Image: CDC on Unsplash
Today is the start of Boris Johnson’s long-awaited four-step plan to lifting lockdown in England, which will begin with the reopening of schools up and down the country. However, this plan has been met with a lot of criticism.
The Prime Minister’s four-step road map will measure the country’s progress against Covid-19 by reflecting on data every 4 weeks, followed by a week notice to be given to the public. The government will monitor the progress from evidence that jabs are reducing hospital admissions and deaths, and how efficiently the vaccine is being deployed. So far, 21.7million people in the UK (33% of the population) have received at least one dose of the vaccine and over a million people have been fully vaccinated.
From today, all primary and secondary pupils will return to school. Practical higher education courses can resume, as well as children’s outdoors sports and activities. The new rules also allow one designated visitor for people living in care homes and wraparound childcare. Next month, we can hope for the “rule of 6” to be reintroduced and organised outdoor sport for children and adults.
Two primary school teachers, Miss Sperling from Coventry and Ms Spiers from Southam, have been working throughout lockdown and dividing their time between online and face-to-face learning. Both teachers have shared their thoughts about going back to school full-time, with the consensus of “feeling ok” about the decision.
Throughout the pandemic, the government prioritised face-to-face teaching and had managed to keep schools open during the Autumn term. This was done even when all other non-essential businesses were forced to close, and people were told to stay at home unless “absolutely necessary”. According to JHU CSSE, there were only 1295 new positive Covid cases when schools opened in September 2020.
Despite surging cases leading up to the New Year and a new variant of the virus, the PM, known affectionately as ‘BoJo’, assured parents that children would return to school on the 4th of January 2021.
Within a day, he announced to the nation that he was ordering the closure of all schools and universities. A sensible idea as the spread of coronavirus in England was the worst it had ever been, with 68,000 positive covid cases.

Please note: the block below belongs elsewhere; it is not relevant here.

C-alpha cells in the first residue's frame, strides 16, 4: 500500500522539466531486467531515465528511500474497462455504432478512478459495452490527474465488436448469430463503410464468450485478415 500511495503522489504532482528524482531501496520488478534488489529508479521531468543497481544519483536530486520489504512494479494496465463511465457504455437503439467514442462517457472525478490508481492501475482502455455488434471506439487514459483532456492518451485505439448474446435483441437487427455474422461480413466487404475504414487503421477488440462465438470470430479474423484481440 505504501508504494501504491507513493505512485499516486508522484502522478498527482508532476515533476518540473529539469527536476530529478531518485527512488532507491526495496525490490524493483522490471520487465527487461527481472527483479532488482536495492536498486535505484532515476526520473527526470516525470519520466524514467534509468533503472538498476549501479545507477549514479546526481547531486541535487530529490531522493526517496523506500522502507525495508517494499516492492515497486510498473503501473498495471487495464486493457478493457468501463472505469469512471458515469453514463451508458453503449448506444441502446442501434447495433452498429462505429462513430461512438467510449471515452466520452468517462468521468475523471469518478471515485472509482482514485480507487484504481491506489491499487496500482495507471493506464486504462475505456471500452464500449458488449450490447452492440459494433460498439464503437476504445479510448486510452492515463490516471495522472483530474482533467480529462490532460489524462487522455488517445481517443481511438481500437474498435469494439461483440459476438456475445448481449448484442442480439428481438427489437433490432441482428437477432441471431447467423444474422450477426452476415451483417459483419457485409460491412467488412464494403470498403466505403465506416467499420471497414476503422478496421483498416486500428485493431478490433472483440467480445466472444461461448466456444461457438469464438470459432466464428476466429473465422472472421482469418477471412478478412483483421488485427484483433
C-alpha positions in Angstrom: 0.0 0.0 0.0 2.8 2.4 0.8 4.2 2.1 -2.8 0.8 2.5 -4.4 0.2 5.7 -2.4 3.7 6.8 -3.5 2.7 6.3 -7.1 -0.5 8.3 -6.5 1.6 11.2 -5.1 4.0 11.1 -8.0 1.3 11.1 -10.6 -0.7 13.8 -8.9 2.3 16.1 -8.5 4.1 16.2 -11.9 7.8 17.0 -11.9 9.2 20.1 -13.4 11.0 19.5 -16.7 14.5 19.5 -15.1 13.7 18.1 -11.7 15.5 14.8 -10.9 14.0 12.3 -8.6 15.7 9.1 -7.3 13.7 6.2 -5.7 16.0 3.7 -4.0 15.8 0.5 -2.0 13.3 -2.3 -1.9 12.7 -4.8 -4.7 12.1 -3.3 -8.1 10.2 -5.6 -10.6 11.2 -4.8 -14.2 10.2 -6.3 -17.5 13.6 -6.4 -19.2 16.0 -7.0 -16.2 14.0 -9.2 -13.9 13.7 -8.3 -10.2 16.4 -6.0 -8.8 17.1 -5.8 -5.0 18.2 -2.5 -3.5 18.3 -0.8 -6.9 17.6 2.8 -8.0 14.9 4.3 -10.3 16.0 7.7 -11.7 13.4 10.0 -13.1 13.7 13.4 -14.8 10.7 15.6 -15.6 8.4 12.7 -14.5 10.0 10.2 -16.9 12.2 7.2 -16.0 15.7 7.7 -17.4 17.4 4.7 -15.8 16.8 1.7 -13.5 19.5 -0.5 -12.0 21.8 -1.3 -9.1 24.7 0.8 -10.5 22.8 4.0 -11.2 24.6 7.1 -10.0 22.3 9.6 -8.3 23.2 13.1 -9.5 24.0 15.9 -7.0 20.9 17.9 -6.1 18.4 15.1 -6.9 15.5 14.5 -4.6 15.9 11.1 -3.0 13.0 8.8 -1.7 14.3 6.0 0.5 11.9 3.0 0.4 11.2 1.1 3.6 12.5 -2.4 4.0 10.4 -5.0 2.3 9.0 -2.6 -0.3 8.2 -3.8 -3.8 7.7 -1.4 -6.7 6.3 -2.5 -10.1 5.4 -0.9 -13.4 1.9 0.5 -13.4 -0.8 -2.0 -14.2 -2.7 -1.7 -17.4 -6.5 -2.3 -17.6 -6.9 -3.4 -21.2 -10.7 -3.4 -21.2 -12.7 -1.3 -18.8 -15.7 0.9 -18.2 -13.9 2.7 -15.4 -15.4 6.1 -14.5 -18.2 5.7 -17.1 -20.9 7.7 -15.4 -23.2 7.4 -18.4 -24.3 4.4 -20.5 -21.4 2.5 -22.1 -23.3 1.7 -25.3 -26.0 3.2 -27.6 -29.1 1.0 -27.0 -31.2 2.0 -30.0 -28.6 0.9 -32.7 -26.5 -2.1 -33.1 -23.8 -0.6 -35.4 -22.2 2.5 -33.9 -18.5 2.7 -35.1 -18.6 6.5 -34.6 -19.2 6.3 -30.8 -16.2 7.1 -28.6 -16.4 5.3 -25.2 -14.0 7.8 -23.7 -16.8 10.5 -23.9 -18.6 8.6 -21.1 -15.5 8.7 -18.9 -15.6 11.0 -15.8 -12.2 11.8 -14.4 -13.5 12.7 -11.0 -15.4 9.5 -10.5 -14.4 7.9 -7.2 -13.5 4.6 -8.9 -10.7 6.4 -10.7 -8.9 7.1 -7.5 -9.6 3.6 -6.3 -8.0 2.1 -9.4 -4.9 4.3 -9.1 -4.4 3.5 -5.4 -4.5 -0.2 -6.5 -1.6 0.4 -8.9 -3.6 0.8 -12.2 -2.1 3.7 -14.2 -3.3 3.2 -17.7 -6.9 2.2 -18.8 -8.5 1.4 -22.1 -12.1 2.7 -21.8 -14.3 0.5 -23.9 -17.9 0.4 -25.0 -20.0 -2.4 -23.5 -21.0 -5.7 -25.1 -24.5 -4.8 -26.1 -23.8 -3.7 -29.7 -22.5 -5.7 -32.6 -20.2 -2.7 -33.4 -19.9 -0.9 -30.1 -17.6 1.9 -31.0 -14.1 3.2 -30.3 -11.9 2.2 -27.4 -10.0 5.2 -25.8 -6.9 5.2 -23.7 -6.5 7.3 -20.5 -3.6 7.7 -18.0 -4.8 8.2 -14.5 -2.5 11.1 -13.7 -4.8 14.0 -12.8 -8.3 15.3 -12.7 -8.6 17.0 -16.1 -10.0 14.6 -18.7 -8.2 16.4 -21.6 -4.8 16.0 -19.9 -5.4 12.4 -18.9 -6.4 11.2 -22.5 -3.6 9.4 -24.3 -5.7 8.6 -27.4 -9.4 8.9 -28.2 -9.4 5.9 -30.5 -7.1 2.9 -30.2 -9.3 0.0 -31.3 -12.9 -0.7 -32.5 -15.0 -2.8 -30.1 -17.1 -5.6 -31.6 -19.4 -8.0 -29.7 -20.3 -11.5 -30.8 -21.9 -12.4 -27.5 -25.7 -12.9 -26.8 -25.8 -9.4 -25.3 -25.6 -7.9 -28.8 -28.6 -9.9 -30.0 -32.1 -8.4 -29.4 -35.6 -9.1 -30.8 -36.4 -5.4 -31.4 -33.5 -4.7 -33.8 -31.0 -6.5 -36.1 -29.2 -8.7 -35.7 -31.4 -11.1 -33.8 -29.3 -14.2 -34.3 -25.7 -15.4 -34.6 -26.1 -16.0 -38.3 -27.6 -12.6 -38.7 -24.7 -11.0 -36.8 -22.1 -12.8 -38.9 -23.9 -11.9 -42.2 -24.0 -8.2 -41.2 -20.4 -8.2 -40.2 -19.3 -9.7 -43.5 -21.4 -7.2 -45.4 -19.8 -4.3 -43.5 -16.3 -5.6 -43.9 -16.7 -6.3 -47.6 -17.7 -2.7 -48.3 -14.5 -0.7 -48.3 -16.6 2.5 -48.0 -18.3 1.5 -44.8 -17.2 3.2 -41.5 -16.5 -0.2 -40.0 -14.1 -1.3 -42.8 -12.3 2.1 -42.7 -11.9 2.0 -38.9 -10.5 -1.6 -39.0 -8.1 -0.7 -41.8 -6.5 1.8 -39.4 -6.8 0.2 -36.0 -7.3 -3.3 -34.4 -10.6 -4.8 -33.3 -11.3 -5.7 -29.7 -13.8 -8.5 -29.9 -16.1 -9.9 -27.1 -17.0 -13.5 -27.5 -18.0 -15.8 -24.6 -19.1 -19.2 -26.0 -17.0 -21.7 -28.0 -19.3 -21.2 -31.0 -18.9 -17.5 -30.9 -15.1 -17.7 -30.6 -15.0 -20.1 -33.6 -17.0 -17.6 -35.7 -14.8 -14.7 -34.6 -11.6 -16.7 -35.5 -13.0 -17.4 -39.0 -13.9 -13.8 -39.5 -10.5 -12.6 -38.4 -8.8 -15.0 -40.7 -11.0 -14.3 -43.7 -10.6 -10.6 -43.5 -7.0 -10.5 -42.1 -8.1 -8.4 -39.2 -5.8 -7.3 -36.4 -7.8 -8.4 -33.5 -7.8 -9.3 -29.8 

Although, Miss Sperling shared her annoyance saying: “Getting told on Monday evening that you need to start doing remote learning from 9am the next day was ridiculous.”
On the 7th of March 2021, the recorded cases had dropped dramatically to a little over 5000; but is this still too high to reopen schools?
Ms Spiers said: “I’m ok with being back, as everyone will be in the same room and you can monitor what children are learning and how they are learning it.”
Whereas Miss Sperling joked: “The only thing I needed was to brush up on my teaching, after almost 3 months without teaching a full class.”
What risks and challenges will teachers face?
Miss Sperling believes the transition back to school will be quite smooth – implementing what they had learnt from the first lockdown.
She said: “My school had a bridging week at the start of the month. We invited children who are vulnerable or have Autism Spectrum Disorder, so they could get reaccustomed to school.”
There has been a lot of speculation over how schools will adhere to social distancing measures, many assuming that desks will be separated by Perspex screens and children will be forced to sit 2m apart. Ms Spiers explained that this in not the reality, with social distancing nearly impossible in primary schools.
“There is always a concern,” she said, “as you don’t know how safe children are being at home.”
Miss Sperling said: “I think no matter when the schools reopened, there would be some sort of risk,”
“The school I’m at is in a tiny village, so all of the children have been playing out with each other, which we can’t police as a school.”
What social distancing measures are in place?
In many schools, they have implemented a bubble system, meaning children can only interact with their classes. They have separate play times, eat in their classrooms, and have specific areas to play in at lunch.
Miss Sperling explained: “We also have each class entering the school in different places, using different gates,”
“The children have to wash their hands when they enter the building, before and after break, before and after lunch, and at the end of the day before they leave.”
She explained: “If children show any symptoms they are not to come to school and if they show symptoms at school they are to go in isolation until they are collected. Children are then not allowed back until the quarantine period is over or they get a negative test result.”
Research shows that while children are less susceptible to sickness from the virus than adults, they can spread it. However, evidence also suggests that schools did not play a part in the huge outbreaks we have experienced in the past. [sources]
Is it a good idea to reopen schools?
Ms Spiers believes that it is the correct decision to reopen schools. She explained that many children need a consistent and fair routine and some do not have the right learning environment at home.
However, she added: “I feel stringent lockdown restrictions should continue, to ensure the household routine is not adding more risk for school staff,”
“Teachers having vaccine priority would have also increased the safety of schools.”